2013-05-01

    A fundamental mode Nd:GdVO4 laser pumped by a vertical cavity surface emitting laser (VCSEL) is experimentally demonstrated. The VCSEL has a circular output-beam which makes it easier for it to be directly coupled to a Nd:GdVO4 microcrystal. In our research, a large aperture 808 nm VCSEL, with a multi-ring-shaped aperture (MRSA) and an almost Gaussian-shaped far-field profile, is used as the pumping source. Experimental results for the Nd:GdVO4 laser pumped by the VCSEL are presented. The maximum output peak power of 0.754 W is obtained under a pump peak power of 1.3 W, and the corresponding opto-optic conversion efficiency is 58.1%. The average slope efficiency is 65.8% from the threshold pump power of 0.2 W to the pump power of 1.3 W. The laser beam quality factors are measured to be {M}x2=1.2 0 and {M}y2=1.1 5.

  13. Seasonal variability of turbulent fluxes over a vegetated subtropical coastal wetland measured by large aperture scintillometry and eddy covariance

    NASA Astrophysics Data System (ADS)

    Guyot, Adrien; Gray, Michael; Riesenkamp, Michiel; Lockington, David; McGowan, Hamish

    2016-04-01

    Subtropical coastal wetlands are particularly susceptible to the impacts of climate variability: their recharge rates strongly depend on rainfall, and the occurrence of prolonged droughts or wet periods have direct consequences for wetland health and bio-diversity. There is therefore a need to close the water budget of these ecosystems and this requires the quantification of rates of evaporation/evapotranspiration. However, few studies have documented land-atmosphere exchanges over wetlands for which water level varies considerably during a typical annual cycle. Here, we present a year of turbulent flux observations over a wetland on the subtropical coast of eastern Australia. Large Aperture Scintillometry and Eddy Covariance are used to derive sensible heat fluxes. Latent heat fluxes are also derived through an energy balance for both instruments' observations and also directly through Eddy Covariance. Careful sensitivity analysis of the instrumental footprints, seasonal variations of land surface parameters such as roughness length and displacement height are examined and subsequent uncertainties in the derived turbulent fluxes are discussed. Finally we show how these observations can also help better understand hydrological processes at the catchment scale.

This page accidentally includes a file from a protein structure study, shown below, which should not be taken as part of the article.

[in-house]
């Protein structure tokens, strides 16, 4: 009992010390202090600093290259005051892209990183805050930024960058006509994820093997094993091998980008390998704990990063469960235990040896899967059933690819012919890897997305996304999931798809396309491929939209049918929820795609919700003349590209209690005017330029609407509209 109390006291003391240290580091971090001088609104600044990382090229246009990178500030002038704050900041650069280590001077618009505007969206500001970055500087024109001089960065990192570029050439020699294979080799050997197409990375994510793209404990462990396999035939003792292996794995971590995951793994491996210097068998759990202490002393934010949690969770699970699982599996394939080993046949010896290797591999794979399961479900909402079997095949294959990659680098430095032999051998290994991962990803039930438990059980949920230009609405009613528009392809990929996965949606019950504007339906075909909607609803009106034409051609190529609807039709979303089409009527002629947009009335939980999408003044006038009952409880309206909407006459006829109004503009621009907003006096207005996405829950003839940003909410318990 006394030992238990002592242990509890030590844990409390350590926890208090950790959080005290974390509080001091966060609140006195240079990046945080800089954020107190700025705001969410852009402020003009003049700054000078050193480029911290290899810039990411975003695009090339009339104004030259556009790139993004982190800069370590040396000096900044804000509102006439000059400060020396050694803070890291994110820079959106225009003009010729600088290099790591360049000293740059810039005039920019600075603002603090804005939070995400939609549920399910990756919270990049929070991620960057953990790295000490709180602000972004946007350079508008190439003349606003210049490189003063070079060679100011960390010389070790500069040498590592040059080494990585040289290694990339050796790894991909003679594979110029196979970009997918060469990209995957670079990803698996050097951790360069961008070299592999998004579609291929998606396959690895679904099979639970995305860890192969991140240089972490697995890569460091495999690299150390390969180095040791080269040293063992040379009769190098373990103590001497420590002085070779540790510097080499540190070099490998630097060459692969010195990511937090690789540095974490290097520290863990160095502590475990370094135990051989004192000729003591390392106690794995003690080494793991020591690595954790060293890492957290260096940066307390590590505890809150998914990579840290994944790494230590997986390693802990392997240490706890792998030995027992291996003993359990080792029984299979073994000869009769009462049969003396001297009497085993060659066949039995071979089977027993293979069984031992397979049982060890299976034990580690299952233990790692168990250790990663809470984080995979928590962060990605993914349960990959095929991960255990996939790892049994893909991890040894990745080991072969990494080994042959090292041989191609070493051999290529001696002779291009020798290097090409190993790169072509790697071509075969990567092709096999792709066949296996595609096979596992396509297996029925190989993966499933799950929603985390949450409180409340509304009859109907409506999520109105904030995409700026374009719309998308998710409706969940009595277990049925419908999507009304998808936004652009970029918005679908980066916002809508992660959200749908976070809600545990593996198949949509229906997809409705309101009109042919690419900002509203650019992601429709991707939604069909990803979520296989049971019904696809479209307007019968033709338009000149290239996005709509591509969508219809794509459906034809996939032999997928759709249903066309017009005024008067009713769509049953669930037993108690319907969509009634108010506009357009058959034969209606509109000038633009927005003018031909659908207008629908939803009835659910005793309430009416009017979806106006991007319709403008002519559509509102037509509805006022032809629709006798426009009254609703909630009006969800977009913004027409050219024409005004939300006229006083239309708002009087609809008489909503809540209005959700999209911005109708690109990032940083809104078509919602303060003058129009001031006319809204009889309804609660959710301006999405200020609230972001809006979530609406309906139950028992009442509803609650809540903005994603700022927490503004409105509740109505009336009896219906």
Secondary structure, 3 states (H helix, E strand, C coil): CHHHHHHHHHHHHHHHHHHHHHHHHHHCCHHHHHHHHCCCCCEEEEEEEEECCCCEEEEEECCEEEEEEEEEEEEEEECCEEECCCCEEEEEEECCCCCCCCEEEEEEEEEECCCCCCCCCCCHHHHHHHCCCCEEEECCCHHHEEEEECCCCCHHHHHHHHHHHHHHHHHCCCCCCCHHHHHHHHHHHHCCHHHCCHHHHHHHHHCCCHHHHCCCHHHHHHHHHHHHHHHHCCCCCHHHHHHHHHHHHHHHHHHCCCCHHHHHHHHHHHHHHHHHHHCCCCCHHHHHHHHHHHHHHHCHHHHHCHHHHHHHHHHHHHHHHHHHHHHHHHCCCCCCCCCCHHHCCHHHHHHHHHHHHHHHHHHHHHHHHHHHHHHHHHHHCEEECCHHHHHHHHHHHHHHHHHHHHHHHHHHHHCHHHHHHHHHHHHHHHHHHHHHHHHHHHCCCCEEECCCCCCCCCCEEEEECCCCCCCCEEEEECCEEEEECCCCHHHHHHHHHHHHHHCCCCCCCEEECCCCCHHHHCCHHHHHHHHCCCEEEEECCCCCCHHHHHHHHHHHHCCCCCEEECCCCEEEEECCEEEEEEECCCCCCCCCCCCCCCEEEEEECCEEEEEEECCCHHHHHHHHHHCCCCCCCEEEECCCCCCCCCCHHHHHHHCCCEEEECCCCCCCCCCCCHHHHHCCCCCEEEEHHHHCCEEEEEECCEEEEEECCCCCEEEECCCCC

14. Lupus I Observations from the 2010 Flight of the Balloon-borne Large Aperture Submillimeter Telescope for Polarimetry

    NASA Astrophysics Data System (ADS)

    Matthews, Tristan G.; Ade, Peter A. R.; Angilè, Francesco E.; Benton, Steven J.; Chapin, Edward L.; Chapman, Nicholas L.; Devlin, Mark J.; Fissel, Laura M.; Fukui, Yasuo; Gandilo, Natalie N.; Gundersen, Joshua O.; Hargrave, Peter C.; Klein, Jeffrey; Korotkov, Andrei L.; Moncelsi, Lorenzo; Mroczkowski, Tony K.; Netterfield, Calvin B.; Novak, Giles; Nutter, David; Olmi, Luca; Pascale, Enzo; Poidevin, Frédérick; Savini, Giorgio; Scott, Douglas; Shariff, Jamil A.; Soler, Juan Diego; Tachihara, Kengo; Thomas, Nicholas E.; Truch, Matthew D. P.; Tucker, Carole E.; Tucker, Gregory S.; Ward-Thompson, Derek

    2014-04-01